19. 19. Transmedia Project Development<br />Story<br />Audience<br />Experience<br />Business<br />Model<br />Platforms<br />Execution<br />
  20. 20. Transmedia Project Development<br />Story<br />Audience<br />Experience<br />Business<br />Model<br />Platforms<br />Execution<br />AR fits here <br />
  21. 21. Part 3: Use of Augmented Reality<br />
  22. 22. Approaching Augmented Reality<br />How might the story be best served with this platform?<br />What experiences can I create?<br />What content can I deliver?<br />How does it fit within the storyworld?<br />What business model opportunities are there?<br />What audiences will be excluded/ included?<br />
  23. 23. Augmented reality – when, where, how?<br />Home<br />Home Away<br />Tablet<br />Tablet<br />Public screen?<br />
  24. 24. AR<br />Call-to-action<br />AR marker (offline to online)<br />Narrative (video, animation, audio)<br />Add interactivity to non-interactive media<br />Provide contextual story<br />Exploration<br />Provide contextual content<br />location-based content <br />Provide audience with tools<br />gaming<br />role-play<br />
  25. 25.<br /> is a book, video series and blog<br />Authorial control is the dominant feature<br />No game or puzzles even though there’s some mystery in the storytelling and a few content “clues”<br />Experience has strong link to San Francisco with exploratory content coming from real-world sources such as wikipedia, SF crime map etc.<br />There’s a forum to influence future stories and the development of the character but this experience is “on rails”<br />AR & mobile used to provide additional narrative content (sub-plot in video, audio, images) that enriches ownership of paid content (book & ebook) and exploratory content (wikipedia, coalition on homelessness in SF)<br />Story<br />Real-world<br />Participation<br />Gaming<br />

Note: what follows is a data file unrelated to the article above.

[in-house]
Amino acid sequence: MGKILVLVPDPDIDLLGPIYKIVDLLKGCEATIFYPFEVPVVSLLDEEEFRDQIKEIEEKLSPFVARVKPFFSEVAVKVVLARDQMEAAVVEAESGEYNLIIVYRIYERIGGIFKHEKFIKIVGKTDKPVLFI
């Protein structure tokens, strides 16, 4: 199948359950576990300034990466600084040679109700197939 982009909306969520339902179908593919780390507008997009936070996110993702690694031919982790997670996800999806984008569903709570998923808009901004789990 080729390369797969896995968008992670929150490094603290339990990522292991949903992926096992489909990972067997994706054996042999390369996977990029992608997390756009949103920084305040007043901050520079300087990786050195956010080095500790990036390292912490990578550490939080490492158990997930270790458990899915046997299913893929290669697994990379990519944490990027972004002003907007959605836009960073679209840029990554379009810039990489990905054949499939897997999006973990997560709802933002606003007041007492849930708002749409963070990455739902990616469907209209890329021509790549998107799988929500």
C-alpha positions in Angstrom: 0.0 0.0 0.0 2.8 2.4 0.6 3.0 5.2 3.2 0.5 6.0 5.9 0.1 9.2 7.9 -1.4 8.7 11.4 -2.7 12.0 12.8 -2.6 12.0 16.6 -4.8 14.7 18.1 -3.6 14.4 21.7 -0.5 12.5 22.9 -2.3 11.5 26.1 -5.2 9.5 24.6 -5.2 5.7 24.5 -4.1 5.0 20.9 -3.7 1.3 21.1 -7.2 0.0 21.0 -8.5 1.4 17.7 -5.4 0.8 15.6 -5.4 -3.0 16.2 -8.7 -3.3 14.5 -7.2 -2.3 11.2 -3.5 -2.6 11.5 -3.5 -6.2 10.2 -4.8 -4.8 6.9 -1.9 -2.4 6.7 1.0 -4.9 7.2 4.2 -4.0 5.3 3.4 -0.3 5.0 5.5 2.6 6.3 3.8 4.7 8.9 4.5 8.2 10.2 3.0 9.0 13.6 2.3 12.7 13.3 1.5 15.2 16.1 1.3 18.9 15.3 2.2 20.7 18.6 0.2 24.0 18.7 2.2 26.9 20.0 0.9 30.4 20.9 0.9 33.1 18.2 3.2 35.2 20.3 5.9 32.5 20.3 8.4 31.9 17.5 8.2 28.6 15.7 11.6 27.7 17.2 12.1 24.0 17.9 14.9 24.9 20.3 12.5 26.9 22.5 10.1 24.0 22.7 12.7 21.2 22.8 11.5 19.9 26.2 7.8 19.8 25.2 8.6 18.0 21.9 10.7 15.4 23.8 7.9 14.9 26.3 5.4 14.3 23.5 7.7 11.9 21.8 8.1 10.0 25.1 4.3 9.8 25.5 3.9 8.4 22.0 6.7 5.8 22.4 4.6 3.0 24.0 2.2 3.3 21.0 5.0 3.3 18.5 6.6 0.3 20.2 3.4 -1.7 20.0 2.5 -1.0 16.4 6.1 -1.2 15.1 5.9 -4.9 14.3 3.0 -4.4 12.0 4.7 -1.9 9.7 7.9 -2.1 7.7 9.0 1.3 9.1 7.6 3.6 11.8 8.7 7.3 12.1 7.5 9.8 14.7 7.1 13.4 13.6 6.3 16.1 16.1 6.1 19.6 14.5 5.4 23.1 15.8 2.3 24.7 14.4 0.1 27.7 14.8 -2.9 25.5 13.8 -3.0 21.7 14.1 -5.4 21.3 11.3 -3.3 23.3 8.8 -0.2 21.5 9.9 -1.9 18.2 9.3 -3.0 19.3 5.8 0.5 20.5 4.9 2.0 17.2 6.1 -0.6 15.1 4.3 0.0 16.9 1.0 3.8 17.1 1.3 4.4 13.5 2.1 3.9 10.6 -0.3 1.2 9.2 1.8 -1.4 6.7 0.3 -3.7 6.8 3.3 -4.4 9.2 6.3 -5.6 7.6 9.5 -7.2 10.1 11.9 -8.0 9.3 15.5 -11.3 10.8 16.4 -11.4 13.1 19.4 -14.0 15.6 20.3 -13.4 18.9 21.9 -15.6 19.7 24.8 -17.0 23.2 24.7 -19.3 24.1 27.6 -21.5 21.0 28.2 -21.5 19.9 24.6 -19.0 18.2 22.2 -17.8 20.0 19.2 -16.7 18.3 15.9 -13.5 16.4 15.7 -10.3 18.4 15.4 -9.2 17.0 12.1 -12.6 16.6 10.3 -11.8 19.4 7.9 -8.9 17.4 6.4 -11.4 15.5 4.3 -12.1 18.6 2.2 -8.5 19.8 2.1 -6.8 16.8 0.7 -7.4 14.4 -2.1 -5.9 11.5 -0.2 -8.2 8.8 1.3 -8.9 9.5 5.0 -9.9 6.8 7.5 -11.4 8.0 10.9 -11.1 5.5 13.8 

26. 26. Infection: AR mobile game<br />Location-based mobile game in which AR is used to identify infected areas of a small neighborhood. Teams complete to “clean-up the ‘hood” or “infect the ‘hood“within a 60 min time window: point mobile camera, see infection, zap infection, get points or see no infection, create infection, get points.<br />Story is used to establish the premise for the game but from then on players make their own entertainment choosing how to progress through the streets and extent of role-play<br />Players have no ability to change the rules of the game or contribute content<br />Story<br />Real-world<br />Gaming<br />Participation<br />
  27. 27. CyberKiller<br />Comic book series and feature film provides strong narrative thread that ties together all aspects of content.<br />Game mechanics used to encourage collection of content and to establish “super fan” bragging rights plus puzzles and PvP used to test knowledge of storyworld to win prizes <br />Some participation in the storyworld in that fans allowed to submit fan fiction and upload artwork but is mostly outside canon<br />Opportunity for real-world LARP at meet-ups which again feeds into game<br />AR used to provide community with fun and role-play tools - facial-recognition overlays cybernetic endoskeleton on real faces <br />Story<br />Real-world<br />Participation<br />Gaming<br />
  28. 28. - AR marker at end of chapter reveals clue that creates suspense<br />
  29. 29.<br /><br />
  30. 30. Transmedia Storyteller<br />Robert Pratten<br /><br /><br />